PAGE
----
Conversations July 23, 2010

Friday, July 23, 2010

Nearly 5 AM. Funny, these guys. Subtle, too. I’m lying there asleep — at least I assume I was asleep — and I hear the doorbell, “ding dong” — only low, muted, and anyway this house’s doorbell doesn’t sound like that. And so with an internal smile I realize that it is my slave-drivers suggesting that it’s time. Out of hand, these guys. And of course they remind me of my friend Rich’s conceptualization of his Guidance. When he wants an answer, he visualizes a doorbell and pushes it. Calls them The Doorbells, which ranks up there with Frank And The Guys Upstairs as a good name for a singing group.

All right, Ernest, I see the point now of a list of queued-up questions. I was just fishing around, wondering how to begin, when I remembered that I have a couple of questions left.

And you can see that it is time for you to do the thinking about the material that will generate more questions, for just that reason. It isn’t a matter of sitting down and analyzing what you have and then producing an end result. You sit down and read, and it raises questions, and you pursue them, and you have more material, and gradually clarity emerges and deepens.

Well, that makes the process clearer. Thanks. I’ll have to become more systematic about it.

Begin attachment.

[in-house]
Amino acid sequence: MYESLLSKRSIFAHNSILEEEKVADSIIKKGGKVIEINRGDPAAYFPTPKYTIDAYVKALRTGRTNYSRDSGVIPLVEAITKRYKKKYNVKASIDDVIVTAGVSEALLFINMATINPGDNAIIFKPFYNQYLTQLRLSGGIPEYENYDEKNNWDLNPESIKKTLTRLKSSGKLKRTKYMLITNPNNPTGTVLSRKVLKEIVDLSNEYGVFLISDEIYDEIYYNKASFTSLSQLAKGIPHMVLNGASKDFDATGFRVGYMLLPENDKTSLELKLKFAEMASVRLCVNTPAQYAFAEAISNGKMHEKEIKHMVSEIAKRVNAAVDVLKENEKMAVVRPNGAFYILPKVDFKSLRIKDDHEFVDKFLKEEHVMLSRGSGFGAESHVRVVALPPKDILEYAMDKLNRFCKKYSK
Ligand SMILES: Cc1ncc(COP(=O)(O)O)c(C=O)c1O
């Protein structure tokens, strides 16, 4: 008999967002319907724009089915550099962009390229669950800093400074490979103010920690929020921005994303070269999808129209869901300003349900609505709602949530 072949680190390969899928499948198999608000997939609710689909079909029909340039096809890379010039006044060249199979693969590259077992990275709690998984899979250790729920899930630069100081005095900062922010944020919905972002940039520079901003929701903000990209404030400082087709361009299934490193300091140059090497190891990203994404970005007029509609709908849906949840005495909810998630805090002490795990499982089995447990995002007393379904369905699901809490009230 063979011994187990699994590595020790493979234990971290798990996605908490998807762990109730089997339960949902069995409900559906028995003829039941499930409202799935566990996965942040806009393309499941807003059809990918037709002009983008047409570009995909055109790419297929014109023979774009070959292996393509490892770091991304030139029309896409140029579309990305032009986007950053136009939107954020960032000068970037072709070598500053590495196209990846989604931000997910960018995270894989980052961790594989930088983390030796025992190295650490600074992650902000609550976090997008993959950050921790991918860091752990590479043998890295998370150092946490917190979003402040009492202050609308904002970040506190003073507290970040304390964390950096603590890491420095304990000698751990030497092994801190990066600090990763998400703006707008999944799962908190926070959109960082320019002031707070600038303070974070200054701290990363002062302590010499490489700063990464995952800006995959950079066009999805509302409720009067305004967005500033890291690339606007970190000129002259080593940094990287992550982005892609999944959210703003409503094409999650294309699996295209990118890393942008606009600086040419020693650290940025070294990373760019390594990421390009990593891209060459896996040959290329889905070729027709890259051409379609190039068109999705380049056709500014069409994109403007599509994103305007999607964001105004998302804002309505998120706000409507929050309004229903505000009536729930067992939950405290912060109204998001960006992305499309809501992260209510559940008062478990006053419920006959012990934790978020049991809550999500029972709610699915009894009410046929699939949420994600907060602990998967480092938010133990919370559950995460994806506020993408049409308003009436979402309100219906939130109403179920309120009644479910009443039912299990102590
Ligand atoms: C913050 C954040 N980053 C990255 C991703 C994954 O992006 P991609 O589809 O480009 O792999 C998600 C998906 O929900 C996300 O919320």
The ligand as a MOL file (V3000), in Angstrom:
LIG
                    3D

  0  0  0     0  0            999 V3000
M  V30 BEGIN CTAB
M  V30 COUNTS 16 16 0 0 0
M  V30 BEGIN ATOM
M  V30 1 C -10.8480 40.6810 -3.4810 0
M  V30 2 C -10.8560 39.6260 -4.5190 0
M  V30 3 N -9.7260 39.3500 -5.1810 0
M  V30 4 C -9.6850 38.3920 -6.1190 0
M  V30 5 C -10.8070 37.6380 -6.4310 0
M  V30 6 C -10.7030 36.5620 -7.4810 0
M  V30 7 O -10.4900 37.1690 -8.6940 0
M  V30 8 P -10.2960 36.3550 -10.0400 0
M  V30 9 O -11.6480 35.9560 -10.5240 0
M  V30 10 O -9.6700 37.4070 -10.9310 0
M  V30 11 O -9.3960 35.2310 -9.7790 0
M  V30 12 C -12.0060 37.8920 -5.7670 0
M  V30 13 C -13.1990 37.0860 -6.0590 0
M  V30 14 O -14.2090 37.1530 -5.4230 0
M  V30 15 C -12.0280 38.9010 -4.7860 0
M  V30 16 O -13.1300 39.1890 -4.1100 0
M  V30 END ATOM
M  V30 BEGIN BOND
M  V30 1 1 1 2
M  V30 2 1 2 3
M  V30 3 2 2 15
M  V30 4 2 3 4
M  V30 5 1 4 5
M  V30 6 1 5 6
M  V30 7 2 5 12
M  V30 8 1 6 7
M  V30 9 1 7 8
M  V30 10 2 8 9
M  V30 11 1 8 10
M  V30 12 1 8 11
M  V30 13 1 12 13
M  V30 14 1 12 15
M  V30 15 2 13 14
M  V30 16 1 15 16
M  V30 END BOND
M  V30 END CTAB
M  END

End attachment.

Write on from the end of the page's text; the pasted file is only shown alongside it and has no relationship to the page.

Re-reading and making headers for all the earlier sessions will provide a start and can be made into part of your routine as this has become. That’s one way.

All right. So — “Papa” — do you have anything you’d like to say about your time with the Kansas City Star during World War I before you went overseas, or with the Montréal Star after you return?

Your more careful reading has showed you my life less from hindsight and more from how it looked to me going forward — or anyway it is showing you how I looked, going forward.

Yes indeed. I have a picture of you — come to think of it; this just occurs to me — much like my cousin Charlie, so much enthusiasm and drive and intensity, so magnetic a personality.

Did the abstract not get concrete, right all at once, just then?

It did! It really did. I had read of how you were, and I had an idea of it, but suddenly connecting it to something I’d seen popped it out for me.

What you just experienced is a sudden grounding of an abstraction. But I don’t like either of those two words very much. “Grounding” seems like “bringing something down to earth” and is accurate in one sense but is not accurate if it is taken to mean “deflating the overblown” or “making concrete something that was vacuous.” And “abstraction” — well, I never trusted abstractions, even though we deal in them continually.

Let’s say, instead, that you just connected a component so that the juice flowed through it. That’s what grounding means, in this case. And it wasn’t an abstraction, that idea of me that you had had, but a visualization, even an idealization.